By Betsy Calvert, Charlotte Sun Staff Writer, Dec 10, 2020
Dozens of ordinary citizens and high-ranking officials made their pitches Thursday to Charlotte County’s three-member legislative delegation, who also represent seven other counties from Polk to a piece of Lee County.
Hearing the presentations, and cutting them off if they ran too long, were Rep. Michael Grant, Sen. Ben Albritton and Sen. Joe Gruters, all Republicans. The gathering, as usual, was at the Punta Gorda Isles Civic Association.
The delegates warned the audience that this will be an unusual year. That’s because the Legislature must address an estimated $5.2 billion shortfall in revenue for this year and next due to the coronavirus pandemic.
“It’s going to be tough this year,” said Albritton to those gathered. “The good news is we’re required to balance the budget…It may be we’re not going to do good policy.”
Issues ranged from pandemic-related increases in unemployment insurance to re-opening the investigation of the 9/11 terrorist attack.
Charlotte County seeks funding to help expand sewers to replace aging septic systems.
The local March Against Mosaic seeks legislative help to prevent any expansion of Mosaic Fertilizer in Central Florida along the Peace River, which ends in Charlotte Harbor.
Florida Gulf Coast University seeks $1.4 million to complete a building to house the new Water School in Fort Myers and $4 million for water quality research.
Punta Gorda Mayor Lynn Matthews asked for $100,000 toward a $4 million project to build water flow control structures in the city’s eastern neighborhoods.
Joe Gilberti told delegates he owns an underground spring that will supply the state with cleaner water than currently available.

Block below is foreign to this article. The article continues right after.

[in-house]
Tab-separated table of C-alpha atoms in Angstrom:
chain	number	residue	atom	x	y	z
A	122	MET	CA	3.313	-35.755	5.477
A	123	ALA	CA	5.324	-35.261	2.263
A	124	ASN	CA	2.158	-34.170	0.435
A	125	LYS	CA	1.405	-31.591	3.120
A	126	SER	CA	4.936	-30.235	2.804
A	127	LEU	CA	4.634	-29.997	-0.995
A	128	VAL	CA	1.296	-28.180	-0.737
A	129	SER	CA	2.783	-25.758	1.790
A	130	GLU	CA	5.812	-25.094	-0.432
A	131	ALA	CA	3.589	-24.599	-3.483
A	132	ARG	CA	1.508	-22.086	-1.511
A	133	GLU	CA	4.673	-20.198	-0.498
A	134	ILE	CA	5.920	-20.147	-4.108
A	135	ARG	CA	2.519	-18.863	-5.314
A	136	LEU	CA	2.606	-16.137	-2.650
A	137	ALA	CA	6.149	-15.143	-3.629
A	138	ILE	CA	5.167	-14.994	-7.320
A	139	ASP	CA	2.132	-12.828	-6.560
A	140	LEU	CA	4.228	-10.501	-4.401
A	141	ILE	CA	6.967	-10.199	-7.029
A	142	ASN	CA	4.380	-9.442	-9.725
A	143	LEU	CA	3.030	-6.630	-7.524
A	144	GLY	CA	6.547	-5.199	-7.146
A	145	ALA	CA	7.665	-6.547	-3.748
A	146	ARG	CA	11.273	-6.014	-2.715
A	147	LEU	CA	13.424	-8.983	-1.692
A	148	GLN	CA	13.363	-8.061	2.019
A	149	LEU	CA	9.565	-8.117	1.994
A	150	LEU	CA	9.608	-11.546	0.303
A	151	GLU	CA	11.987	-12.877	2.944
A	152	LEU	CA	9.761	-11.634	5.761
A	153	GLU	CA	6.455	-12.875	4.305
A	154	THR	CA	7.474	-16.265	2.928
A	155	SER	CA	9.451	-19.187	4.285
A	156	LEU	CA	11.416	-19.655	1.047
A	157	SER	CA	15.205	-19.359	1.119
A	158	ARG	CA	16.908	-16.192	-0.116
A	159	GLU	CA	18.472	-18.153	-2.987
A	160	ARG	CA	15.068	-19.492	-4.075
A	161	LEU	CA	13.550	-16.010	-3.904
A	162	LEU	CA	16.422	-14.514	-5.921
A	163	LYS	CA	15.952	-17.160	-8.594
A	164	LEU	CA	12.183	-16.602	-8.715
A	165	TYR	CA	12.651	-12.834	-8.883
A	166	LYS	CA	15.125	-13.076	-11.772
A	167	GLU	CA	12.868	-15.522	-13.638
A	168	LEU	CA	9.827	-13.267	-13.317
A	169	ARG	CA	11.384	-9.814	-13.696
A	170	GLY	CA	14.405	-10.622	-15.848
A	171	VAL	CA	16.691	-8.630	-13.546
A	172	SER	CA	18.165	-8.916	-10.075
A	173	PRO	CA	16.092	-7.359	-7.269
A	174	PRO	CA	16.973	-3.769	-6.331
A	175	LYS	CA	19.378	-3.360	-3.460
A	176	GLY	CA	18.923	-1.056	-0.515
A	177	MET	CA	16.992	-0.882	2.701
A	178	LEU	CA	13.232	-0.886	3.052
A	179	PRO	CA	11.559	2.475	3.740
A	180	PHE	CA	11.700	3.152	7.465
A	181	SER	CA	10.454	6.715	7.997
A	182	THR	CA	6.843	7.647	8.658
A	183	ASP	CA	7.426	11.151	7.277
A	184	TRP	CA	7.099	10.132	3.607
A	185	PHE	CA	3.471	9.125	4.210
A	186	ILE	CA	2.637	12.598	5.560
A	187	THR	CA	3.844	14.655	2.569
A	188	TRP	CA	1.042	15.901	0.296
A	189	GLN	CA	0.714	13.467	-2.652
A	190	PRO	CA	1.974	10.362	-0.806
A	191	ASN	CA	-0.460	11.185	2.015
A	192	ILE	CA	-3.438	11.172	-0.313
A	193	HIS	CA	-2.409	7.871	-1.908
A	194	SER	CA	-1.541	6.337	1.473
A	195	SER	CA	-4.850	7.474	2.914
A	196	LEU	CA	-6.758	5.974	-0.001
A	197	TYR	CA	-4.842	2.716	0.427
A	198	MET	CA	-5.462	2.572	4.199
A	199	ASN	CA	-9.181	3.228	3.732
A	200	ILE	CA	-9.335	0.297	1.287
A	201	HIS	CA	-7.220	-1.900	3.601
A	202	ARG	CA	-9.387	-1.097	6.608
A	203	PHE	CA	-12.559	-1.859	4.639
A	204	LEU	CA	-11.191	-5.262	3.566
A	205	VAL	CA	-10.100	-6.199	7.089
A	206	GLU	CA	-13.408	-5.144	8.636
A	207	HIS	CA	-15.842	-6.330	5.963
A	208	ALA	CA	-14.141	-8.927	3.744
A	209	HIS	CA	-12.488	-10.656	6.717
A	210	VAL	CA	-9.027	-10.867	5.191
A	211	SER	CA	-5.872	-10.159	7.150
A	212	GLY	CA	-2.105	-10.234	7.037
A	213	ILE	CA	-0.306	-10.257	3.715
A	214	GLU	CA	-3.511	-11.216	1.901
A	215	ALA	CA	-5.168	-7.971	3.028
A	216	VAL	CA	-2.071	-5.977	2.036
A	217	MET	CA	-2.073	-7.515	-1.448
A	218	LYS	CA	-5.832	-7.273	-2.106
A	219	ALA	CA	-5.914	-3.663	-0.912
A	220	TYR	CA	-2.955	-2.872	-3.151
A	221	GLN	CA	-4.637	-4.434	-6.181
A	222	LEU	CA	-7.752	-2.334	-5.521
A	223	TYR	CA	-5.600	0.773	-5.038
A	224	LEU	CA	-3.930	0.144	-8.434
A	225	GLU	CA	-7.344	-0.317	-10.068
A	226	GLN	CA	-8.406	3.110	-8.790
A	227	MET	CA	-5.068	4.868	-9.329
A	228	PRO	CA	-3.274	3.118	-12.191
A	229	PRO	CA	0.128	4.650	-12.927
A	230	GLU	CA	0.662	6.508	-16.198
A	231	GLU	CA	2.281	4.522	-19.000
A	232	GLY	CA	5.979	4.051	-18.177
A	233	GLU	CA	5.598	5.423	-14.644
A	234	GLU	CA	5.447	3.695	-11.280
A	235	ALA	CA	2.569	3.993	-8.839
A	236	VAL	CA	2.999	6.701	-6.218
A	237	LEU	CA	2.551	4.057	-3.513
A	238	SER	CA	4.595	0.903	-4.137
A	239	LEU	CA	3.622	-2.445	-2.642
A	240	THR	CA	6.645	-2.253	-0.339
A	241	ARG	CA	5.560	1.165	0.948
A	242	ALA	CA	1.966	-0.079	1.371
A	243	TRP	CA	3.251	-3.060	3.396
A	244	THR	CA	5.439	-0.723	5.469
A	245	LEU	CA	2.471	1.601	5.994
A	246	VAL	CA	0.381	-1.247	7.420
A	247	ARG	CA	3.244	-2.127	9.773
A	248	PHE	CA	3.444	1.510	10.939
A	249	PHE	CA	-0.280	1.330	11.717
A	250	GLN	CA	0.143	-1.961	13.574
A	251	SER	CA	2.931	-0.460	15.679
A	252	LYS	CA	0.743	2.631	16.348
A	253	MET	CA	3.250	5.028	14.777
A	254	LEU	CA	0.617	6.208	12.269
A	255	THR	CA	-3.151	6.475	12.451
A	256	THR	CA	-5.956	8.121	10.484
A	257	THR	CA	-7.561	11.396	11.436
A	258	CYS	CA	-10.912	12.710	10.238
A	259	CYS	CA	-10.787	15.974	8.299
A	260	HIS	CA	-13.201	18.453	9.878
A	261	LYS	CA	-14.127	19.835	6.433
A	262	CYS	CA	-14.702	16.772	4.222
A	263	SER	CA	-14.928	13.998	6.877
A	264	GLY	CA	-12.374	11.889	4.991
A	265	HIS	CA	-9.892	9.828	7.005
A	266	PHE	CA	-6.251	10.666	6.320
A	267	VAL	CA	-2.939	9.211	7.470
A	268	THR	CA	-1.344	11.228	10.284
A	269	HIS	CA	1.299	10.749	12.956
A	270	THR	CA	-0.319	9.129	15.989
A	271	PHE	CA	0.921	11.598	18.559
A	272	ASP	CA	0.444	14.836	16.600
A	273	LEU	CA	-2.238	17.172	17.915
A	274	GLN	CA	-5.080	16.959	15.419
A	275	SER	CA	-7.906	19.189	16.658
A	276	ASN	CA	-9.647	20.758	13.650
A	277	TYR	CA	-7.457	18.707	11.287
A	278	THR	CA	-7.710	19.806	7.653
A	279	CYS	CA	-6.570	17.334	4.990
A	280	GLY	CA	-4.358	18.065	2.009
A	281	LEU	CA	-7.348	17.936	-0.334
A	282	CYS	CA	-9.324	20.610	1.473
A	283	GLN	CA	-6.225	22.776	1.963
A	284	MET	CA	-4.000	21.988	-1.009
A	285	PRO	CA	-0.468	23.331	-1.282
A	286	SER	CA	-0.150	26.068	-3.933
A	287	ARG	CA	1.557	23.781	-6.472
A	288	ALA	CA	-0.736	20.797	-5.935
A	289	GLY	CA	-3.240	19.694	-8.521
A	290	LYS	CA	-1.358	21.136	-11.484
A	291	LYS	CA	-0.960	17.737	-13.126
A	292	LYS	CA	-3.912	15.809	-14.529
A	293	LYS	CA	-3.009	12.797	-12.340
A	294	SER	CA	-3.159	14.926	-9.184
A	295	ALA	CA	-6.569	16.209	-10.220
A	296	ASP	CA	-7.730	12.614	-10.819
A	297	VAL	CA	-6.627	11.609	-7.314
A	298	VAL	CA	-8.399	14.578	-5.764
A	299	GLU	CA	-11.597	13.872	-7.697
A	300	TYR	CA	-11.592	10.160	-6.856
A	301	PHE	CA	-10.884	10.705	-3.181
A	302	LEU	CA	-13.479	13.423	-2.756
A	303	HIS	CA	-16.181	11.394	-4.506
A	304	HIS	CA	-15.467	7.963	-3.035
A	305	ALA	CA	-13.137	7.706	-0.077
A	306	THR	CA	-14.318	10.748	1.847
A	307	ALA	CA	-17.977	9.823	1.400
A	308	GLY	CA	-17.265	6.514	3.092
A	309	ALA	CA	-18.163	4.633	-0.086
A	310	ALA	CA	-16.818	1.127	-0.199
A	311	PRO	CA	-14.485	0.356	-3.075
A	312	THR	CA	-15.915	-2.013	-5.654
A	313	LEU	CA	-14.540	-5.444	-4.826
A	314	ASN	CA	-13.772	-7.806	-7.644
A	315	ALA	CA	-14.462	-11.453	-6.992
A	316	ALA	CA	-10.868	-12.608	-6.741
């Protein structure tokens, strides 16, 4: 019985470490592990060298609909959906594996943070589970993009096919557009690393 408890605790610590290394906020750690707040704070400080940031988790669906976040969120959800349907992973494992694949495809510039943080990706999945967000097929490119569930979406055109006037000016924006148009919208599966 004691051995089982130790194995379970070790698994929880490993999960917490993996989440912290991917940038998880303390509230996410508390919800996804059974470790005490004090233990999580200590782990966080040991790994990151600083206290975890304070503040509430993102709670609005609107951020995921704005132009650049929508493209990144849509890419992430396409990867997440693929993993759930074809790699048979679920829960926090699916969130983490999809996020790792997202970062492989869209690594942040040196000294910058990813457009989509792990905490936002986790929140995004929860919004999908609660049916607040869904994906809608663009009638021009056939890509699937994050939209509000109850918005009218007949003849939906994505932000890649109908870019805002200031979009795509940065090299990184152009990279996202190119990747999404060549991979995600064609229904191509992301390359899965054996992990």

Florida Gulf Coast University seeks $2.3 million to expand its nursing program from 176 to 264.
Lee Health asked for assistance in ensuring Medicaid (health care for the poor) funding for a large influx of people likely to join Medicaid roles due to the pandemic.
Heather Wachter asked delegates to consider legislation to allow assisted suicide or other death with dignity options.
Vincent Walker asked for second-hand smoke regulations to include outdoor spaces and more enforcement.
Open meetings and open records
Charlotte County seeks amendments to open meeting laws to allow more than one commissioner to attend meetings of emergency services personnel during a public emergency.
Charlotte County seeks reassurances that if the Airport Authority were to be dissolved, the operation would revert to county ownership. This was introduced following a move, now withdrawn, by the Punta Gorda City Council to take ownership of the airport to pursue privatization.
Former airport commissioner Pam Seay asked legislators to persuade the airport authority to reconsider privatization options. She suggested “provincialism” was affecting some commissioners.
Airport Commissioner James Herston advised the delegation the authority opposes any takeover by the City of Punta Gorda.
Punta Gorda Airport inspector and retired U.S. Air Force veteran Rick Brown urged the delegation not to encourage the privatization of the Punta Gorda Airport.
School Board Chair Wendy Atkinson asked legislators to protect schools from budget cuts and from dramatic increases in state employee retirement fund mandates. She also asked for more flexibility in student achievement requirements in exchange for progress in closing achievement gaps by 2022.
Parent Joe Williams asked for a return to paper report cards for students, in addition to the online system which he said is not kept up to date.
Integrity Employee Leasing warned legislators that Florida employers such as restaurants could be overwhelmed by increases in unemployment insurance as a result of job losses during the pandemic.
Airport Commissioners James Herston asked for exemptions from the new minimum wage law to protect senior citizens who work at the airport who might cut their hours to avoid taxation of their social security benefits.
Juvenile Justice and Family Court
The Office of Criminal Conflict and Civil Regional Counsel asked for money to pay for two more forensic social workers and six more lawyers who prosecute cases of child neglect and abuse. Child abuse has grown dramatically during the pandemic.
Michael Zarzano thanked the delegation for not requiring Florida citizens to wear masks. He also asked for more investigation of the terrorist attack on the twin towers in New York in 2001, to prove theories that it was a planned demolition.Image Credits: Betsy Calvert, Charlotte Sun. Left to right: Albritton, Grant & Gruters